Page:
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The political desecration has already begun, conflating the Berlin attack with refugee policy. All we know for certain is that such terrible crimes destabilize the country, says DW's Volker Wagener.
The Alternative for Germany (AfD) party knew immediately: "These are Merkel's dead." The uncrowned champions of spreading oversimplified wisdom wasted no time in offering an opinion. Apparently, this is their way of mobilizing simple minds even as victims lie in hospital beds fighting for their lives. Not that such shamelessness comes unexpectedly - quite the opposite. Crisis situations, especially human tragedies, are a regular launch pad for crude accusations and calls for a political change of course.
The attack in Berlin, however, represents a turning point. German society, content for decades, at times even self-satisfied, is nervous. In general, people see Chancellor Angela Merkel as a level-headed guarantor of stability in an age of multiple crises. But she is also seen as the cause of societal polarization, a criticism that has only been exacerbated by her refugee policies. It is impossible to separate the so-called "welcome culture" from German authorities' partial loss of control when dealing with refugees. So impossible that many are no longer sure whether the situation that Merkel kicked off with her cry of "We can do this!" was good or bad.
The symbolic act of killing
This much is clear: It was an attack - one with symbolic character. Anyone who brings death and devastation to Berlin, and further, to a Christmas market, knows exactly what they aim to achieve. Germany, still seen as an honest broker pursuing a rather reserved foreign policy around the world, has now been identified by Islamic terrorists as a major enemy. There has not been an attack on this scale in Germany since the 1980 Oktoberfest bombing in Munich, in which a neo-Nazi killed 13 people and injured over 200 more. The time and place of the attack were also symbolic. The attacker struck in the heart of Berlin, the secret center of European power, and at a Christmas market. Despite being of a commercial nature, such markets are also the site of a specifically Christian ritual. Since the attack, the abstract fear of terror in Germany has become very real.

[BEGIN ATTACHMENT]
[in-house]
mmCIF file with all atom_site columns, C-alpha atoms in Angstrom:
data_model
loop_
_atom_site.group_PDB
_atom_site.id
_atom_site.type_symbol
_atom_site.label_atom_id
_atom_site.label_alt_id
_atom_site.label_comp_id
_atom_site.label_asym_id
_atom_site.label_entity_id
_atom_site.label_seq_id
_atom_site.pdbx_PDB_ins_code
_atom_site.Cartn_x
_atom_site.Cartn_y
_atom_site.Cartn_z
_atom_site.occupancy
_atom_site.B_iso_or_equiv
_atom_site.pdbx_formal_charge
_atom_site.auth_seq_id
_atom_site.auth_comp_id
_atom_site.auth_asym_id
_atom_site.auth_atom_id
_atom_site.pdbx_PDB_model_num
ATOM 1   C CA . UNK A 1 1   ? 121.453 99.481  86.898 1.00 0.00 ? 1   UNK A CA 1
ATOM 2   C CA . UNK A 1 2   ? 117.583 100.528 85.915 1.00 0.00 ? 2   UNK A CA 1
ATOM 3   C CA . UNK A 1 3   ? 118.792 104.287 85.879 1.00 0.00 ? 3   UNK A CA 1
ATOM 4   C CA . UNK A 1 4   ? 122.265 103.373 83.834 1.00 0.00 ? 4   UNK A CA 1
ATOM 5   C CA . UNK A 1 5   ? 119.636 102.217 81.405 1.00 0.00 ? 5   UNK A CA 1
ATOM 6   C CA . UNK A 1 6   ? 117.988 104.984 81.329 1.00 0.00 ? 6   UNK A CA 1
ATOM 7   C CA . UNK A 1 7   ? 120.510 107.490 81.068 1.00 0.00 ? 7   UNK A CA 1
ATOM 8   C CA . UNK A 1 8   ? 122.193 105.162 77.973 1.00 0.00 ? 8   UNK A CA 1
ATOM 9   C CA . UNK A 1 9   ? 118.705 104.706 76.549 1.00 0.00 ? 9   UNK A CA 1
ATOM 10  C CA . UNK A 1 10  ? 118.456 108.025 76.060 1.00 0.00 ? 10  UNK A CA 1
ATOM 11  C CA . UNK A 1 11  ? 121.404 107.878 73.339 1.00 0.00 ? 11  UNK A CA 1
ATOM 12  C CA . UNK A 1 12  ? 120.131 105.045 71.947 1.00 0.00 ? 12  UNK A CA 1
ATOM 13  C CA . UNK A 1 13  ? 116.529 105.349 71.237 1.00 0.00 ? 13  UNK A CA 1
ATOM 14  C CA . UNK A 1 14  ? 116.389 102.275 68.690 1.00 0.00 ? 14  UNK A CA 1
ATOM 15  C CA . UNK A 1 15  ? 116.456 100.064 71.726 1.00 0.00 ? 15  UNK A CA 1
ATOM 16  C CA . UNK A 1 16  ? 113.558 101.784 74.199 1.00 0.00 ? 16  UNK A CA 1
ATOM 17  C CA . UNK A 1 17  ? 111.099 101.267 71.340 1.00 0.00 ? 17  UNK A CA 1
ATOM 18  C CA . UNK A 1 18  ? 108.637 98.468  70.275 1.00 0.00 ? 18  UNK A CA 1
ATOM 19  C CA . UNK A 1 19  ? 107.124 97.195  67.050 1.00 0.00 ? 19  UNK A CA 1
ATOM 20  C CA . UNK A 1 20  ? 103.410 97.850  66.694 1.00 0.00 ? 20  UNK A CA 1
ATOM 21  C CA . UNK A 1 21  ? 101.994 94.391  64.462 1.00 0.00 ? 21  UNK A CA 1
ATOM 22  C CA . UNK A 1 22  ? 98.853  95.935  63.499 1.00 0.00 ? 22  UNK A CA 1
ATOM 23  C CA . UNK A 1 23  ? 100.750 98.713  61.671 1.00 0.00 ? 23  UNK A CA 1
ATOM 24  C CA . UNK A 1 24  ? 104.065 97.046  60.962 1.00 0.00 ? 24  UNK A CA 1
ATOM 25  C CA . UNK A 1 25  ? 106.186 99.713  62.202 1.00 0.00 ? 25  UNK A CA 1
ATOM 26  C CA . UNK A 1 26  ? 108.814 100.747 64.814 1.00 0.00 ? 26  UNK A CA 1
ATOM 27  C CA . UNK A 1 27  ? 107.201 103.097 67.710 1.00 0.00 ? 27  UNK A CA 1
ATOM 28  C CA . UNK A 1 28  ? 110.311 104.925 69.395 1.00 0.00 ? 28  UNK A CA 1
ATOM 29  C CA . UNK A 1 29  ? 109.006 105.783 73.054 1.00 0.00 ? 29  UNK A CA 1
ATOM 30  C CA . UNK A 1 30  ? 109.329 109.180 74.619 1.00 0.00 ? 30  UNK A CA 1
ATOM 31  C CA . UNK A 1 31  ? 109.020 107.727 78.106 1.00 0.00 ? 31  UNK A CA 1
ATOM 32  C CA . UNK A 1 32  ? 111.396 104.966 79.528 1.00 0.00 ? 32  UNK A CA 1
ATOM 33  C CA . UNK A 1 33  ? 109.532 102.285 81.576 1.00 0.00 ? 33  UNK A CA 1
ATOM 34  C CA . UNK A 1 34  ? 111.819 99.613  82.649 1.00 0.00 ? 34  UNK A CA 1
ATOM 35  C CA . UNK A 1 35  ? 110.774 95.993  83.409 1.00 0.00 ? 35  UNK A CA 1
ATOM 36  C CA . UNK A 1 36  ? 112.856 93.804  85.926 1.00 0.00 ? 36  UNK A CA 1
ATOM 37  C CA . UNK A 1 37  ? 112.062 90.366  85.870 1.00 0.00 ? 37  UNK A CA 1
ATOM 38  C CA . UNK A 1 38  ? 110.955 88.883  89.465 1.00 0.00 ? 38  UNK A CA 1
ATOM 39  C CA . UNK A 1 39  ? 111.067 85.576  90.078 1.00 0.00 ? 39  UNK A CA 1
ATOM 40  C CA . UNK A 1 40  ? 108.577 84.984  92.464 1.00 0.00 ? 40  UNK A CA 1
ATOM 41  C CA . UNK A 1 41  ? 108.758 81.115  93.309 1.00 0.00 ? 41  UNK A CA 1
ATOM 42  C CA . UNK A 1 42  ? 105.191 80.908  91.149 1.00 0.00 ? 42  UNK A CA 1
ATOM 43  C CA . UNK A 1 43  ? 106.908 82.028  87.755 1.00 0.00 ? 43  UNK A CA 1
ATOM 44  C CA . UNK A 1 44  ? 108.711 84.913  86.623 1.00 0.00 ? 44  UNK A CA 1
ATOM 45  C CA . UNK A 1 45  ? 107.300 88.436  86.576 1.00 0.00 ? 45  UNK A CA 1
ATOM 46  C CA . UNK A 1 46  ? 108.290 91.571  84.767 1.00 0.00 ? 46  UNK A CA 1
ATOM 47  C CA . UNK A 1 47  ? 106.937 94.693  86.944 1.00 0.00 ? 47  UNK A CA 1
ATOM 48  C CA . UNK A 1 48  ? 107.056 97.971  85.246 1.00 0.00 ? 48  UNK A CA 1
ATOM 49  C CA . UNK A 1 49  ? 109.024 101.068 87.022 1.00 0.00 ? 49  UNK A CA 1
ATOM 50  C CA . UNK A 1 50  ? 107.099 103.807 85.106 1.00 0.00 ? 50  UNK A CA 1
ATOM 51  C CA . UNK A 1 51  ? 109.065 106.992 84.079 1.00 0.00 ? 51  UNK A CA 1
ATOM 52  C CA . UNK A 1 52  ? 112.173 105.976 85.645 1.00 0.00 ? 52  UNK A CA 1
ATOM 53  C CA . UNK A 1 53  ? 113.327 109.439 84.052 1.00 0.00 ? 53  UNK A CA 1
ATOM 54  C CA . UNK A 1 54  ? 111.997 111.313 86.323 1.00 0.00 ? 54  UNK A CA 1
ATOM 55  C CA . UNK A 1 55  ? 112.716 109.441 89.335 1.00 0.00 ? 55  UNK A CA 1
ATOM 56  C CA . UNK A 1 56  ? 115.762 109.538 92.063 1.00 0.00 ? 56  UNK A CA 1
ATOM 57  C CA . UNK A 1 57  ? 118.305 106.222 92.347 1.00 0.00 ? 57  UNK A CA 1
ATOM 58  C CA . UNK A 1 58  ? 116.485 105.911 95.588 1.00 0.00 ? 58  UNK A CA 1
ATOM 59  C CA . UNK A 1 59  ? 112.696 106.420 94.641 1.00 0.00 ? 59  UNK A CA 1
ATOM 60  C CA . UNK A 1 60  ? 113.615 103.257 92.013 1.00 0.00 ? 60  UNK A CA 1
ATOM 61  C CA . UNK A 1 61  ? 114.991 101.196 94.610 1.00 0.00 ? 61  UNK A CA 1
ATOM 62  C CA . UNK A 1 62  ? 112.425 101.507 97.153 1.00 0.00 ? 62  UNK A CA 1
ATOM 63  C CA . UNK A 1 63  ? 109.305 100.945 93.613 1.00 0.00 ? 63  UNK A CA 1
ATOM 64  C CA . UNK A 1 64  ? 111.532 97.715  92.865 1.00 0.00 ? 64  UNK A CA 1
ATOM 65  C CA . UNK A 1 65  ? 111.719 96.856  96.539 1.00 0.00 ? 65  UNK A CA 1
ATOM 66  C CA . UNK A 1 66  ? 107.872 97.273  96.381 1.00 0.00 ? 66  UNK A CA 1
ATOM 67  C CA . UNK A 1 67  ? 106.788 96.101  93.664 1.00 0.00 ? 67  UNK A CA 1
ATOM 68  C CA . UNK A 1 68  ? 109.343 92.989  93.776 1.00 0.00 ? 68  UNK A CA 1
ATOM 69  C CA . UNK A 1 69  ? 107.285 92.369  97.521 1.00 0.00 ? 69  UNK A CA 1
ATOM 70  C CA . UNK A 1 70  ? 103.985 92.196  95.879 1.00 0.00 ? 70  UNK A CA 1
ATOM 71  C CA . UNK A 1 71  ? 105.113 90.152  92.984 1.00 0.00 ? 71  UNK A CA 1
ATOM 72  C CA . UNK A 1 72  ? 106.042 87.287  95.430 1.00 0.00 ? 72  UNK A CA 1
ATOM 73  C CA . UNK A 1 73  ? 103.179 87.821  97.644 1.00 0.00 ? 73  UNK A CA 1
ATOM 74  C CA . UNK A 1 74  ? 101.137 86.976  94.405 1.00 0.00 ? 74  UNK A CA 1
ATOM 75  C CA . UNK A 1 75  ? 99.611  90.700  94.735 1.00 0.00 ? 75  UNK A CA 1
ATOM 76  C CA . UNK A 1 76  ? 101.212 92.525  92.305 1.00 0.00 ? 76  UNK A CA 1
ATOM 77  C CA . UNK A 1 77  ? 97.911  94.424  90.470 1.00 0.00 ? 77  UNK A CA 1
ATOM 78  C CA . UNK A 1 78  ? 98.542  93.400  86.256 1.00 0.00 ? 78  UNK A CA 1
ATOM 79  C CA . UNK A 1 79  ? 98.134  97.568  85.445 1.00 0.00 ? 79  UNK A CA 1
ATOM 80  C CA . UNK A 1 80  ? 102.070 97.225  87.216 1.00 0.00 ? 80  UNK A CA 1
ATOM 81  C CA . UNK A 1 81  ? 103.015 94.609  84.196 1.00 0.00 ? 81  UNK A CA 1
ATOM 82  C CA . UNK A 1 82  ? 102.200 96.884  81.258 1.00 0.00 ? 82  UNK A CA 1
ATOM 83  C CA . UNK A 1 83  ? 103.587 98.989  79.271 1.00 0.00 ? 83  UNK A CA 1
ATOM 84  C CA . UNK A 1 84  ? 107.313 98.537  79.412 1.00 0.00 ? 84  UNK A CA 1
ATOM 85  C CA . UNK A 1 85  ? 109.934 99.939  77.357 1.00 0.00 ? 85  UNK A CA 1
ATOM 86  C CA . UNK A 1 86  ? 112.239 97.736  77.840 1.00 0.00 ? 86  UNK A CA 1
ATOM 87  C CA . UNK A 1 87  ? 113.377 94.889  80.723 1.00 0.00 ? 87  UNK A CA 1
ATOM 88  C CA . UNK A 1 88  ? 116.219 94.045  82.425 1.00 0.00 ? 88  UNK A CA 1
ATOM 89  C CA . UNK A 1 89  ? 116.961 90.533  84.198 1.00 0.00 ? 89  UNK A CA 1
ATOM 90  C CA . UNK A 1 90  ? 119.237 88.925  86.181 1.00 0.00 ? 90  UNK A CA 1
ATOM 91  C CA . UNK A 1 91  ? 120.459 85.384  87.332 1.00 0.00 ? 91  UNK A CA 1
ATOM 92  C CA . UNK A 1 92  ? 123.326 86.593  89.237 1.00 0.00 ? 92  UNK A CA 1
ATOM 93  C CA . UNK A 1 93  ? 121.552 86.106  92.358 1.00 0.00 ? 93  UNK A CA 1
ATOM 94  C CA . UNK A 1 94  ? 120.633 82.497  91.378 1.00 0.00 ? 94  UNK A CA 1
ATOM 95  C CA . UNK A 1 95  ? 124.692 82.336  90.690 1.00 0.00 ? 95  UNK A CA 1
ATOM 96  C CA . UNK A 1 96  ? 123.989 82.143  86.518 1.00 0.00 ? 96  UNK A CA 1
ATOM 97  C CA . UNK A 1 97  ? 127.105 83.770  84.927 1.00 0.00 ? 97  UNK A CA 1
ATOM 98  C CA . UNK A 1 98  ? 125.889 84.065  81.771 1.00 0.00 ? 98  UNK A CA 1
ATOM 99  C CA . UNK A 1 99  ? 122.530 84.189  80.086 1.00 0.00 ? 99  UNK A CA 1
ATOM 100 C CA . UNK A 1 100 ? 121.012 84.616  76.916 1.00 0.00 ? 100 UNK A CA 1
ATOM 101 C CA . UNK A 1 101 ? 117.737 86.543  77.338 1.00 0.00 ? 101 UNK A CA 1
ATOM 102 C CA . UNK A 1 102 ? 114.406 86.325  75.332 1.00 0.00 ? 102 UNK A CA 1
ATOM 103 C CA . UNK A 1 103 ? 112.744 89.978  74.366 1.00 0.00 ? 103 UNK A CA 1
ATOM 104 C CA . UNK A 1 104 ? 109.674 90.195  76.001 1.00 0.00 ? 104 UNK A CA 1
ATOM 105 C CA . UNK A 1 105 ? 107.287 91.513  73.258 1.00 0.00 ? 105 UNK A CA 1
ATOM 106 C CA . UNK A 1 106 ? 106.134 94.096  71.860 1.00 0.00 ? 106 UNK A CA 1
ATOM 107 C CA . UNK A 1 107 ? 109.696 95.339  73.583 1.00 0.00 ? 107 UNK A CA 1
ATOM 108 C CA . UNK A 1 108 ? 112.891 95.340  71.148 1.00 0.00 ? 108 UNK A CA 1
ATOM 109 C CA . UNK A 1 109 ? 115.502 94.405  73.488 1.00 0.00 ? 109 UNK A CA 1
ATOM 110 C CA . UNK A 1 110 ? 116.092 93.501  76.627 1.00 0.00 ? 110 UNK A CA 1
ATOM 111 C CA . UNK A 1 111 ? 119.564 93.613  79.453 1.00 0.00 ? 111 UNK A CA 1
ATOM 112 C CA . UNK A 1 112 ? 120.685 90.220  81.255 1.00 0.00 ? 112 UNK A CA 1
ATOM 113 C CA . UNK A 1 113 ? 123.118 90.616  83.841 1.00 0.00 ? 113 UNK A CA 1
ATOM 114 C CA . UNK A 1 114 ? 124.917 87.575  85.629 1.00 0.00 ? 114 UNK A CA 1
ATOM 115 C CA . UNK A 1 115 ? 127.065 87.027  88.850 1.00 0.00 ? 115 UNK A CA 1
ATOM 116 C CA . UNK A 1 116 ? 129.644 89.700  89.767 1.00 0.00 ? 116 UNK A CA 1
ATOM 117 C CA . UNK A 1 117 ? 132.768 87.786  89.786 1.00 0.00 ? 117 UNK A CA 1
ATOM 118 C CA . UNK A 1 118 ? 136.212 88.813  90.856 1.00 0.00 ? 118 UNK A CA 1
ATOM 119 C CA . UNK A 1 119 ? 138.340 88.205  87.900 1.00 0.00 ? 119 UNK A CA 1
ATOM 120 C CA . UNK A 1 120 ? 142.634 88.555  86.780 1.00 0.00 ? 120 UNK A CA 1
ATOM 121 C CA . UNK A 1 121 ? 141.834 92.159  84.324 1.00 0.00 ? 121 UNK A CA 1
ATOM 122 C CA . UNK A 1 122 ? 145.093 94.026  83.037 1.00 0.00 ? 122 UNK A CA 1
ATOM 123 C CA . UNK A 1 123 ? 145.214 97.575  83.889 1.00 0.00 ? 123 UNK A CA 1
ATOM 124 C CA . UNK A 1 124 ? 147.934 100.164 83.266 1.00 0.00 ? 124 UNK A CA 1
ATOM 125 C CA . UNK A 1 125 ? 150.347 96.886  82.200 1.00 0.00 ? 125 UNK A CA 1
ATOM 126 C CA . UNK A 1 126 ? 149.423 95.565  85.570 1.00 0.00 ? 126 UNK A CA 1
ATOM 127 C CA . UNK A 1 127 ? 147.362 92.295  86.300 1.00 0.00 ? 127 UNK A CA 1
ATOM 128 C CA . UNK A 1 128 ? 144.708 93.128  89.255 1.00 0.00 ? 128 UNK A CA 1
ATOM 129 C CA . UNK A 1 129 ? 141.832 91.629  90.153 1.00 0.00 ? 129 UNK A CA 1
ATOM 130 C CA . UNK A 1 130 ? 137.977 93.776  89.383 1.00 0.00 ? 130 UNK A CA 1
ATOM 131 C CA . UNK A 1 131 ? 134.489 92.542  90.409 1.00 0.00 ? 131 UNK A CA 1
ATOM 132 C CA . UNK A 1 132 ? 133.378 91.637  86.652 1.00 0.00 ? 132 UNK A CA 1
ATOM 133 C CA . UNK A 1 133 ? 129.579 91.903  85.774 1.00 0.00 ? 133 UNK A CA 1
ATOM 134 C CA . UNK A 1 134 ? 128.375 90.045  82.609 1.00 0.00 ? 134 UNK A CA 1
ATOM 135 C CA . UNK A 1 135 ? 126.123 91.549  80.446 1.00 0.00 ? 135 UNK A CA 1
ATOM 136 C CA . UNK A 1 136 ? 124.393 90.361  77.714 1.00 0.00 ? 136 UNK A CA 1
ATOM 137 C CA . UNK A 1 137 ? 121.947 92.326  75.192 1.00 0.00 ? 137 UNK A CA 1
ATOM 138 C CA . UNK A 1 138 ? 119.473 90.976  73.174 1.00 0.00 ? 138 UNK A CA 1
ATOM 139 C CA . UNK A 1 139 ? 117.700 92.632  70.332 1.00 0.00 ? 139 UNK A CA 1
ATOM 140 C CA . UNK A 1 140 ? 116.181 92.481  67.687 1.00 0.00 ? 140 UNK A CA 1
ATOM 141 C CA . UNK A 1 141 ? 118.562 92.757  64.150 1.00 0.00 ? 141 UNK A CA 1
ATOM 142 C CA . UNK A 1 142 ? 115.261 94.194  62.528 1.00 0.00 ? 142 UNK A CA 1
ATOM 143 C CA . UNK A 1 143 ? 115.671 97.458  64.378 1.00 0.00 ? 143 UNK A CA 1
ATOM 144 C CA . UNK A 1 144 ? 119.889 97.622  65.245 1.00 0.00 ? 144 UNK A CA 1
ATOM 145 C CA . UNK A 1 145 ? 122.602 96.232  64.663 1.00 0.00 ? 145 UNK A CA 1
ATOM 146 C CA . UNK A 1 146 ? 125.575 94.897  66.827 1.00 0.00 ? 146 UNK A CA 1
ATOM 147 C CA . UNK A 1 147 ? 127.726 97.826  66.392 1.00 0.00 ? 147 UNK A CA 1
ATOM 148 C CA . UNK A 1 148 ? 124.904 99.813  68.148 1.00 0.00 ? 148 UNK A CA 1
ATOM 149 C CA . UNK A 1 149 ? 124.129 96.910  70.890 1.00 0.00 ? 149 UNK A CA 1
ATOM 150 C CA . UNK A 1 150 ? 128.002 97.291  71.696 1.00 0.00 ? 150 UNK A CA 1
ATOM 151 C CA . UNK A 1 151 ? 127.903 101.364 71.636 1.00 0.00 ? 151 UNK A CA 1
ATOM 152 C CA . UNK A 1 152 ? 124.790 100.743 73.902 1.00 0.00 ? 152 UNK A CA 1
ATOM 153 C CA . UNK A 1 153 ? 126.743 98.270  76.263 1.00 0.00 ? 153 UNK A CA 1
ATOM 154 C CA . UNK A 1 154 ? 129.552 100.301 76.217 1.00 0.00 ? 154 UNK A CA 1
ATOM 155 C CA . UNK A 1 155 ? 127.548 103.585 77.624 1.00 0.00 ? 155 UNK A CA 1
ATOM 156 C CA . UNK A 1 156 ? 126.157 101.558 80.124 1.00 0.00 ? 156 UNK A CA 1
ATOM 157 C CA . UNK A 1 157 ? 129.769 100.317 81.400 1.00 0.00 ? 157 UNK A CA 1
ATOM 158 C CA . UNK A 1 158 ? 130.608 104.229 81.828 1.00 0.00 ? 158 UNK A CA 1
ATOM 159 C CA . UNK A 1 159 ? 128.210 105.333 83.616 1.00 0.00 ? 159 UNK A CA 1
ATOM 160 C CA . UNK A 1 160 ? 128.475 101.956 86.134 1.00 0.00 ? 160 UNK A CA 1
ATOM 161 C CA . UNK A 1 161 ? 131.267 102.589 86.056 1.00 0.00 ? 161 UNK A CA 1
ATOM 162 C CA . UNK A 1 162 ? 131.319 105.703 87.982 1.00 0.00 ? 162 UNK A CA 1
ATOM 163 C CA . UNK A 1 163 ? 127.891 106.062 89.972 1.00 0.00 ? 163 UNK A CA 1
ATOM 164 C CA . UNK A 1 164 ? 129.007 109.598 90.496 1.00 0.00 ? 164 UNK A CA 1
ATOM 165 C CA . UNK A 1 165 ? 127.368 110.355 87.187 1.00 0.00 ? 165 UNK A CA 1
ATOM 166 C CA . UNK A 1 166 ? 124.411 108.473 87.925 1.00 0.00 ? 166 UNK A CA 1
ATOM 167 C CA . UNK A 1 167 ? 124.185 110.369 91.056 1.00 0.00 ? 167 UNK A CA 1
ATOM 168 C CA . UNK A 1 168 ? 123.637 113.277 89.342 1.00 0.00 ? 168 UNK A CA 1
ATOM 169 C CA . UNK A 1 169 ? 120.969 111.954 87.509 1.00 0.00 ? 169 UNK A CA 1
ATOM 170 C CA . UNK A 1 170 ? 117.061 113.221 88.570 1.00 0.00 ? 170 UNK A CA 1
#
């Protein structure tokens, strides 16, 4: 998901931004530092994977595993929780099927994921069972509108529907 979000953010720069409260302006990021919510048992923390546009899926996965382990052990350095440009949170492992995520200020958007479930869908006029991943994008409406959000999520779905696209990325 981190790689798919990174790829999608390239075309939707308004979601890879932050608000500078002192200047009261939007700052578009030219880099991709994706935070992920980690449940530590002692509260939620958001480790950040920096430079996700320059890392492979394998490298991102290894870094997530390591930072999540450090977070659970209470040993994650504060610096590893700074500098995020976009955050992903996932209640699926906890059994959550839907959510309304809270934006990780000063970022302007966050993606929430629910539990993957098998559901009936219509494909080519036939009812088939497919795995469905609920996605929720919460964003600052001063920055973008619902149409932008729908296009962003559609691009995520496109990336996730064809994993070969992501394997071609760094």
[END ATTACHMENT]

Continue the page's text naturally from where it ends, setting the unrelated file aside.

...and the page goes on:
Debate over security continues
That has brought forth actual, and self-proclaimed security policymakers. It was to be expected that some would propose deploying the army to ensure order. The motto is always the same, "we can give it a try," and ignores the fact that the constitution forbids a domestic deployment of the army. Worse still is the looming debate about connections between the arrival of refugees and the threat of terrorism - if such a connection even exists.
With calls for a readjustment of refugee and security policies, Horst Seehofer, the leader of Bavaria's Christian Social Union (CSU), the Bavarian sister party of Merkel's conservative Christian Democratic Union (CDU), quickly reopened the can of worms that the chancellor struggled so hard to close just a few weeks ago. Citizens' cries for more security are certainly justified, but the truck attacks in Nice and Berlin demonstrate a bitter reality: A 40-ton vehicle can become a tool for mass murder in the hands of one person - whether refugees come into a country or not.
Can the chancellor do this?
One need not be a misguided AfD adherent to recognize that German rule of law has been gravely injured - a fact that makes it easy for populists to further incite fear. The uncontrolled influx of immigrants in 2015, the New Year's Eve debacle in Cologne and now the dead of Breitscheidplatz in Berlin are all seen by citizens as evidence that the state has failed them - even if it is an illusion to believe that the government can somehow control unforeseen events.
But something has changed: Political priorities will shift. The federal government has a core mission again. Angela Merkel knows what will be expected of her. The main issue of the upcoming election campaign is now domestic security. Merkel will have to restore peoples' trust in government to keep voters from veering right, into the arms of the populists. Should she fail, the attacker's victory would be to have sown doubt, and to have destabilized consensus within a democratic society.
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